Euclid - Online edition

Eucalyptus kondininensis subsp. tuberosa

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Eucalyptus | Symphyomyrtus | Dumaria | Rufispermae


Eucalyptus kondininensis subsp. tuberosa ined.

(manuscript name of Dean Nicolle, for which Nicolle & Brooker 4410 (CANB 558707) is a representative specimen)


Mallee to 8 m tall. Lignotuberous.
Bark rough, black or grey-black, coarsely flaky and fissured to hard and compact for about half of trunk, branches smooth, grey cream and orange.
Branchlets with oil glands in pith.
Juvenile growth (coppice or field seedlings to 50 cm): not grown.
Adult leaves alternate, petioles 1–1.8 cm long; blade lanceolate or becoming slightly falcate, 7.4–11 cm long, 0.8–1.5 cm wide, base tapering to petiole, margin entire, apex acute, glossy, green, side-veins at an acute or wider angle to midrib, reticulation usually dense, intramarginal vein remote from margin, oil glands intersectional.
Inflorescence axillary unbranched, peduncles 0.5–1.4 cm long, buds 7 per umbel, sessile or pedicels to 0.2 cm long. Mature buds more or less ovoid, 0.7–0.8 cm long, 0.4–0.5 cm wide, but operculum may be wider than or equal to hypanthium at the join, scar present, operculum conical or shortly beaked, stamens inflexed, anthers ± wedge-shaped, versatile, dorsifixed, dehiscing by longitudinal slits, style straight, long, stigma rounded to tapering, locules 4, the placentae each with 4 vertical rows of ovules. Flowers white.
Fruit sessile or rarely shortly pedicellate (pedicels 0–0.2 cm long), cupular to obconical, 0.4–0.5 cm long, 0.5–0.6 cm wide, disc descending, valves 4, near rim level.
Seeds reddish brown and glossy, 0.8–2 mm long, flattened-ovoid and often angular in outline, dorsal surface sometimes lacunose, shallowly reticulate, hilum ventral.

Cultivated seedlings (measured at ca node 10): not grown.

Flowering Time

Flowering has been recorded in February.

The tree form of Eucalyptus kondinensis has been recorded as being naturalised in Victoria, in the farming district of Glenmore, near Bacchus Marsh, where it has spread from soil conservation plantings.

Eucalyptus kondininensis is a small to medium-sized tree but sometimes a mallee. It is endemic to Western Australia, restricted in distribution to the southern wheatbelt from Wickepin to east of Hyden and Lake King and south to Nyabing and Lake Magenta, often occurring on loamy, salty flats adjacent to salt lakes, but also known from more elevated sites.  E. kondininensis  has rough black bark on most of the trunk, smooth shiny on limbs, adult leaves are narrow and glossy green, and the buds and fruit are small and sessile or almost so.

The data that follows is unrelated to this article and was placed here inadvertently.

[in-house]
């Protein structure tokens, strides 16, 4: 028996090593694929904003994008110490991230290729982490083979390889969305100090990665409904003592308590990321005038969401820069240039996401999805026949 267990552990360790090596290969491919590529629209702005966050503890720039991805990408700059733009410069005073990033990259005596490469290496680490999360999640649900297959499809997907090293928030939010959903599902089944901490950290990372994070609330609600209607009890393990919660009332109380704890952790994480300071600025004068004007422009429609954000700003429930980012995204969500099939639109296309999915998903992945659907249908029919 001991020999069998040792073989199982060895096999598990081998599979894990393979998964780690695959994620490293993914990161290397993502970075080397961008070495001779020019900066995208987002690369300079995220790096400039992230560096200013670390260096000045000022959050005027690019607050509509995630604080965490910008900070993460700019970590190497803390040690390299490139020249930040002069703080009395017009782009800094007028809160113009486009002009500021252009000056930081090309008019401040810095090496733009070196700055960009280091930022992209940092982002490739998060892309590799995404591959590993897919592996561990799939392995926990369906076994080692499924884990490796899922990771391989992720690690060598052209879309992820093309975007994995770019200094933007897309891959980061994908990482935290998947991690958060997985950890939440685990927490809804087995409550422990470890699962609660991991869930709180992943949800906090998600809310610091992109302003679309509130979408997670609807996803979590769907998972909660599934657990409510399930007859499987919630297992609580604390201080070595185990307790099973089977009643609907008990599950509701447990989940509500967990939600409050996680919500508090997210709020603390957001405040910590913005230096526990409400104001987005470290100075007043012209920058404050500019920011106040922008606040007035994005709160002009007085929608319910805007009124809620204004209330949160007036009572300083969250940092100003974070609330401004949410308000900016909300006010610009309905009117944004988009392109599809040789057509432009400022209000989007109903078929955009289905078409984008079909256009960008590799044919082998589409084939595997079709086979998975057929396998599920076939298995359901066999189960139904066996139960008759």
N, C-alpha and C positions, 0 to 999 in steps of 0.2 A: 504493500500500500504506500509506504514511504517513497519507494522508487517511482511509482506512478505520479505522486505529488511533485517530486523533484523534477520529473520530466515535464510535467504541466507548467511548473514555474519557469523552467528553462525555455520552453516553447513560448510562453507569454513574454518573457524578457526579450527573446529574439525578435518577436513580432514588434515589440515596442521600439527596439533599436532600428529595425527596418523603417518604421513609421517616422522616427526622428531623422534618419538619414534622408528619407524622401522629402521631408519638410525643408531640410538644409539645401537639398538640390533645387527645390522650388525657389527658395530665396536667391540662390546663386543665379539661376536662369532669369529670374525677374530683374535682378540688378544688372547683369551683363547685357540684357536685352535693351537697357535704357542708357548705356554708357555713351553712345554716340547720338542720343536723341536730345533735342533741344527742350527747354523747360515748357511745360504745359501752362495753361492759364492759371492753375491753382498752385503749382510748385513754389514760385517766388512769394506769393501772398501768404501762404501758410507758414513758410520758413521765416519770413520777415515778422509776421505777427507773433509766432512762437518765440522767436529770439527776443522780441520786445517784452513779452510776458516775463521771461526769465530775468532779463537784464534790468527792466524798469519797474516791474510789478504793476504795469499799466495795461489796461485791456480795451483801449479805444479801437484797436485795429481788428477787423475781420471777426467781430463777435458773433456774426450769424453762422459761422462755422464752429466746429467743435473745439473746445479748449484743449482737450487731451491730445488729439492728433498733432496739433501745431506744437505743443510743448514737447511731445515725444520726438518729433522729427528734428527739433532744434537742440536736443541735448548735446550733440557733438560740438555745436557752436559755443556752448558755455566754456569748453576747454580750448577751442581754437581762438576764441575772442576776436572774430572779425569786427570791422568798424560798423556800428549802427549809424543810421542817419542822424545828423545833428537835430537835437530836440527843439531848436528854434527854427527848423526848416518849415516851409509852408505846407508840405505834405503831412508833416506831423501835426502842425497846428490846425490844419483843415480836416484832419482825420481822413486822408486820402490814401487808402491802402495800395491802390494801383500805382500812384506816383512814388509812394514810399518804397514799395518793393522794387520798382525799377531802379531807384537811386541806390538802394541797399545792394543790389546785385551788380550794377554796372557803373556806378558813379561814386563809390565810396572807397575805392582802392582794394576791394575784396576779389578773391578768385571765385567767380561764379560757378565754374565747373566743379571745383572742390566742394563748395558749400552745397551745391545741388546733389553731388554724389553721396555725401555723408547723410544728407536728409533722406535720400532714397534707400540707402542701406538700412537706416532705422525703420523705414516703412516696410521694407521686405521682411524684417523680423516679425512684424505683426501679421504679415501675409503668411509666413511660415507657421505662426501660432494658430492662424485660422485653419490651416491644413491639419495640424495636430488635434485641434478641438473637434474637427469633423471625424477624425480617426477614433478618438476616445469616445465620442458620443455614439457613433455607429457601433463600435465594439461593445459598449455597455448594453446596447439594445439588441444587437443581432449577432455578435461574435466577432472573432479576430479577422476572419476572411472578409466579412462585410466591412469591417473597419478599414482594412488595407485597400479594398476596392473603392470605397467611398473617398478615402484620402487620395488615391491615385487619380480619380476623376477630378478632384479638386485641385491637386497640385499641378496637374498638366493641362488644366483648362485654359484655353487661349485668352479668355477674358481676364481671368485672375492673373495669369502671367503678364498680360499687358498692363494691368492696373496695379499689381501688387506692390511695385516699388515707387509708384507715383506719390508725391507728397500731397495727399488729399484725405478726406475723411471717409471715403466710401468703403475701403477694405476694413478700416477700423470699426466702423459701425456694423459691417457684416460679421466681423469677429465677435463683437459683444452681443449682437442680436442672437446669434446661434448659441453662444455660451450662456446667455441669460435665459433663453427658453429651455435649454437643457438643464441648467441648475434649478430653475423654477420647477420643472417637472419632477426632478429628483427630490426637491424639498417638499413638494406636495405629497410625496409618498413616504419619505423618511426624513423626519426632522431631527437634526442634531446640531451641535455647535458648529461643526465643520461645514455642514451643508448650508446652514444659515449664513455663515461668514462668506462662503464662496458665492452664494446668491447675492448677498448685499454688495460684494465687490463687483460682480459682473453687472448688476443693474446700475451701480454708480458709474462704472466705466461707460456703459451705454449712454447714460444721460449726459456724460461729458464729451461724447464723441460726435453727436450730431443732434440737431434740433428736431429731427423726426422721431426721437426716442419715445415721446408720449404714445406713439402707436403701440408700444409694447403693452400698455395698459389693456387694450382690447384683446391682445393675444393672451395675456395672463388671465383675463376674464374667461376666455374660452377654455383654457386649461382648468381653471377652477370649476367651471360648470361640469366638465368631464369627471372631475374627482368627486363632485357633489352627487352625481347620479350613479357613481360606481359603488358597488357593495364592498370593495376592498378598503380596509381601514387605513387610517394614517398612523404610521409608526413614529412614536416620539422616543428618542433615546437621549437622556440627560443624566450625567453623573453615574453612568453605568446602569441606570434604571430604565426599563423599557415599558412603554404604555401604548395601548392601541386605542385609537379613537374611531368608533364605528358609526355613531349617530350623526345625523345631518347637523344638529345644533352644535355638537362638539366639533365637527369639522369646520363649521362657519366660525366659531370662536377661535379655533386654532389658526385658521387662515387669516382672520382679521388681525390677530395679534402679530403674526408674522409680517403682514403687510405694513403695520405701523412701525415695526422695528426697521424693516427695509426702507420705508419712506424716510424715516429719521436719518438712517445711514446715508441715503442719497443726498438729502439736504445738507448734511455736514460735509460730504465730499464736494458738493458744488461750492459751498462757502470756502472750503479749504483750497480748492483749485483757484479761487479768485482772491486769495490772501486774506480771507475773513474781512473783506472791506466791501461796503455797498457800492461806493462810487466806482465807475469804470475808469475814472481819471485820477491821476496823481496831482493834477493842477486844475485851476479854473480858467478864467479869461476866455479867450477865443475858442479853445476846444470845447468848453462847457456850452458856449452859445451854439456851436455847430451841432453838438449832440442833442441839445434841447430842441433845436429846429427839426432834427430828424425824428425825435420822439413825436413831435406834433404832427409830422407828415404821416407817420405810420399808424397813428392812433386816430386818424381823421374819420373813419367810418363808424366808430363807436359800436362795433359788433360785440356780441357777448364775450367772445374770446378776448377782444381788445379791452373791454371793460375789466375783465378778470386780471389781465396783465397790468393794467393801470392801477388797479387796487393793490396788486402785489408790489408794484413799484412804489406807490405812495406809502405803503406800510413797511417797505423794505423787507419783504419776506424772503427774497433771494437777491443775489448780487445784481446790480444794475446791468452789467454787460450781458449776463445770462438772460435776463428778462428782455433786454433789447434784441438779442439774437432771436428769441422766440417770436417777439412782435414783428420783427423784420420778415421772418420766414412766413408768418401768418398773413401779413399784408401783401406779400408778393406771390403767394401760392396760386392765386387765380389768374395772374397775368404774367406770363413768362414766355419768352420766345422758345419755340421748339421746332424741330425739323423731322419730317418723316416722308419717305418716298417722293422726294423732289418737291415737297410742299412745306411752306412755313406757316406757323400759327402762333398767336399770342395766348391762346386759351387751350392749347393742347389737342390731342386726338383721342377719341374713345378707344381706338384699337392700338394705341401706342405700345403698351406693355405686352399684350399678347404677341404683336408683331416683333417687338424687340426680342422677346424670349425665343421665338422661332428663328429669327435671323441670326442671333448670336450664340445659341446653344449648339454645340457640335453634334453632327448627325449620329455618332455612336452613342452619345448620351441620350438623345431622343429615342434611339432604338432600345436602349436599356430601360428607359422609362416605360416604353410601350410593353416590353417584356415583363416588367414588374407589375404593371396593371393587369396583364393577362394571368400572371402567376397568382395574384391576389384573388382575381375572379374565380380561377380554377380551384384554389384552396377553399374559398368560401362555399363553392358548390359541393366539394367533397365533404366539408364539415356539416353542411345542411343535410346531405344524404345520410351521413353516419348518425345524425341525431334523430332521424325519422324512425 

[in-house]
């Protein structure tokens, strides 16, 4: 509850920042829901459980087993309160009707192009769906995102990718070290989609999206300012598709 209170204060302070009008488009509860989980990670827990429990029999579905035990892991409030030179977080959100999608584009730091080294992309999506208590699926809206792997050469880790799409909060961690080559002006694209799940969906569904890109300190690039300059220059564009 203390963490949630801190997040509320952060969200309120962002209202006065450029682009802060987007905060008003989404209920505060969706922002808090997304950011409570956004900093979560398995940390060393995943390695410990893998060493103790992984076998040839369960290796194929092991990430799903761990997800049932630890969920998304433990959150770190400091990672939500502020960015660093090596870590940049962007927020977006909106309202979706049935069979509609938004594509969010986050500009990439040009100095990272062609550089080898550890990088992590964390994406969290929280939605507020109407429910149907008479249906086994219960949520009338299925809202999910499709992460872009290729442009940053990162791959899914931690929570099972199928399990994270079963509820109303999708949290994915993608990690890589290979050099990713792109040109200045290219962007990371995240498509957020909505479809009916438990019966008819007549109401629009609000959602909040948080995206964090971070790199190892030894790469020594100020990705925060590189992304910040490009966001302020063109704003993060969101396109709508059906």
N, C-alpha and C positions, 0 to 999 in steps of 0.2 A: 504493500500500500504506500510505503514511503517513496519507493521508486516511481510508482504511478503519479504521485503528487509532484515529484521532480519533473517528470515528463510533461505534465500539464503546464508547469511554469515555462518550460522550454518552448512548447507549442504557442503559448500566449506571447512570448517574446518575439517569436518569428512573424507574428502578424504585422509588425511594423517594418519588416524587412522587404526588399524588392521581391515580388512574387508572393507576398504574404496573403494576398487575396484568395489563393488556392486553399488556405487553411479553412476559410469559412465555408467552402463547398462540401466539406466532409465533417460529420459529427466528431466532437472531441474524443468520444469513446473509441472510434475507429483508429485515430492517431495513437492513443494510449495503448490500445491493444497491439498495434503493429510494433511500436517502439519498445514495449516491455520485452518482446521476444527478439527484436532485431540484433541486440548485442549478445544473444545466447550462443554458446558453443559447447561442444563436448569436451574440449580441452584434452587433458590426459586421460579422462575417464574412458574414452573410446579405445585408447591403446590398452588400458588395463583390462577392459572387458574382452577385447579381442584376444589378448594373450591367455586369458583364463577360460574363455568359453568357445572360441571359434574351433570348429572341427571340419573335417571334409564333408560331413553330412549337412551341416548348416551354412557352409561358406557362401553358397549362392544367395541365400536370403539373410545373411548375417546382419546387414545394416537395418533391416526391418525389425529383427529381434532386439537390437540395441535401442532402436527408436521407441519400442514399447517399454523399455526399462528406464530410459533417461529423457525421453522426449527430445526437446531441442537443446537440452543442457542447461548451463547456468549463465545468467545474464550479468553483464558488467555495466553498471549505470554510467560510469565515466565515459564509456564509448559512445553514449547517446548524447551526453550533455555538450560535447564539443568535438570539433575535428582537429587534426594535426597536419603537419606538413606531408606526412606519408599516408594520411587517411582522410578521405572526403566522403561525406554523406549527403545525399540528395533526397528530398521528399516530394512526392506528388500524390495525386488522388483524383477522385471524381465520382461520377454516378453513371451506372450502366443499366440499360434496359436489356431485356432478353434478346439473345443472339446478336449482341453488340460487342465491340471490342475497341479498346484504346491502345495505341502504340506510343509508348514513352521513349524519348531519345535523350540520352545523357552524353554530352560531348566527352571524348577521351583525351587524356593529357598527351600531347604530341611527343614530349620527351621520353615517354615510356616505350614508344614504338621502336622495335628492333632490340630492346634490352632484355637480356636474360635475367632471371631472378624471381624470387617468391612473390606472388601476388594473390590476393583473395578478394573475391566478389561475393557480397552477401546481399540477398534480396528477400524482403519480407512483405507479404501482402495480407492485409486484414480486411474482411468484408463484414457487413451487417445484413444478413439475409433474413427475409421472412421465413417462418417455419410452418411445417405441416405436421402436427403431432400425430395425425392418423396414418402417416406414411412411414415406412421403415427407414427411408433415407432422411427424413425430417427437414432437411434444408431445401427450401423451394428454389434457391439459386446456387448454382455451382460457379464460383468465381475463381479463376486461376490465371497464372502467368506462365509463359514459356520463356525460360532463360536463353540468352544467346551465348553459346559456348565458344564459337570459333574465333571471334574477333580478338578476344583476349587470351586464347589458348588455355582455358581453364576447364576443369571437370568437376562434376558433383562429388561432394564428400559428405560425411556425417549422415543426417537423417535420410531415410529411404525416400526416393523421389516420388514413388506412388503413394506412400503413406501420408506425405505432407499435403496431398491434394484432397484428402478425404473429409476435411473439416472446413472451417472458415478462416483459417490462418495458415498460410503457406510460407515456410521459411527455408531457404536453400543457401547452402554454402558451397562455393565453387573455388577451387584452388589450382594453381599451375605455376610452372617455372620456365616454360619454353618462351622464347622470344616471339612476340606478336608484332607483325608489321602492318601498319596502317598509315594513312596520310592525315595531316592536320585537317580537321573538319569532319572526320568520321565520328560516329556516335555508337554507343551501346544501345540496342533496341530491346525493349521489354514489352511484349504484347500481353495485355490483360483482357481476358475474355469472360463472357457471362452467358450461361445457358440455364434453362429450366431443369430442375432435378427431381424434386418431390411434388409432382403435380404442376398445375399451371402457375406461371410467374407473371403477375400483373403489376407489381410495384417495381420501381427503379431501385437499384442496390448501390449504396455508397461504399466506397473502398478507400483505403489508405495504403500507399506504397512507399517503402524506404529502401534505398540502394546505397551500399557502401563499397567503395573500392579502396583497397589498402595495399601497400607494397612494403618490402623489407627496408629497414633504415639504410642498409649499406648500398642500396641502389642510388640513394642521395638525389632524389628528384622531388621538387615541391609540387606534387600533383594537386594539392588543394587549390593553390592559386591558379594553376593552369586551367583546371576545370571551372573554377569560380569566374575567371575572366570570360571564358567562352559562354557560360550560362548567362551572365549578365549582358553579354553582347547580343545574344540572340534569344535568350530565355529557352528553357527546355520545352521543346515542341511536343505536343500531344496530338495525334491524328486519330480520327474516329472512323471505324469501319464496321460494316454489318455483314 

There are two forms of Eucalyptus kondininensis informally recognised in EUCLID:

E. kondininensis subsp. kondininensis
The typical well-known single-stemmed tree form which may have or lack a lignotuber (i.e. is either a tree capable of resprouting basally, or is a mallet).

E. kondininensis subsp. tuberosa
This mallee form is found in the the wheatbelt area south of Cunderdin, and from Narrogin to Harrismith, Kulin, Yealering, Bullaring to Pingelly, on gravelly lateritic soils on low hills and rising ground. It is distinguished only by its habit, which is several stems arising from a lignotuber.

In bud and fruit features, Eucalyptus kondininensis resembles E. phenax subsp. phenax which differs by its mallee habit, smooth bark and fruit slightly longer than wide. E. kondininensis has a more south-westerly distribution than any other rough-barked tree species in series Rufispermae. Of these rough-barked trees E. kondininensis subsp. kondininensis has narrow, glossy leaves and the branchlets, buds and fruits are non-glaucous compared with the dull-leaved E. clelandii and the glossy, coarse-leaved E. lesouefii, whereas the more northerly E. striaticalyx has dull grey-green leaves, is non-glaucous, has slightly larger buds and fruits and more extensive rough bark. E. polita, a smooth-barked mallet that occurs on comparatively elevated sites from south of Marvel Loch (Mt Caudan area) towards Norseman, has very similar buds, fruit and adult leaves to E. kondininensis.

In the classification of Brooker (2000) Eucalyptus kondininensis belongs in Eucalyptus subgenus Symphyomyrtus section Dumaria having these features: buds initially with two opercula the outer shed early, stamens strongly inflexed, ovules in 4 rows on the placentae and cotyledons reniform. Within section Dumaria the species belongs to a large sub-group of closely related species (series Rufispermae, 37 described species and subspecies) diagnosed by glandular pith in the branchlets, anthers cuboid to wedge-shaped, versatile, dorsifixed, and by the reddish brown and glossy, flattish seeds which are unique to the series.

Origin of Name

Eucalyptus kondininensis: referring to the town of Kondinin, Western Australia.

subsp. tuberosa: from Latin tuber, a hump or swelling, referring to the lignotuber.

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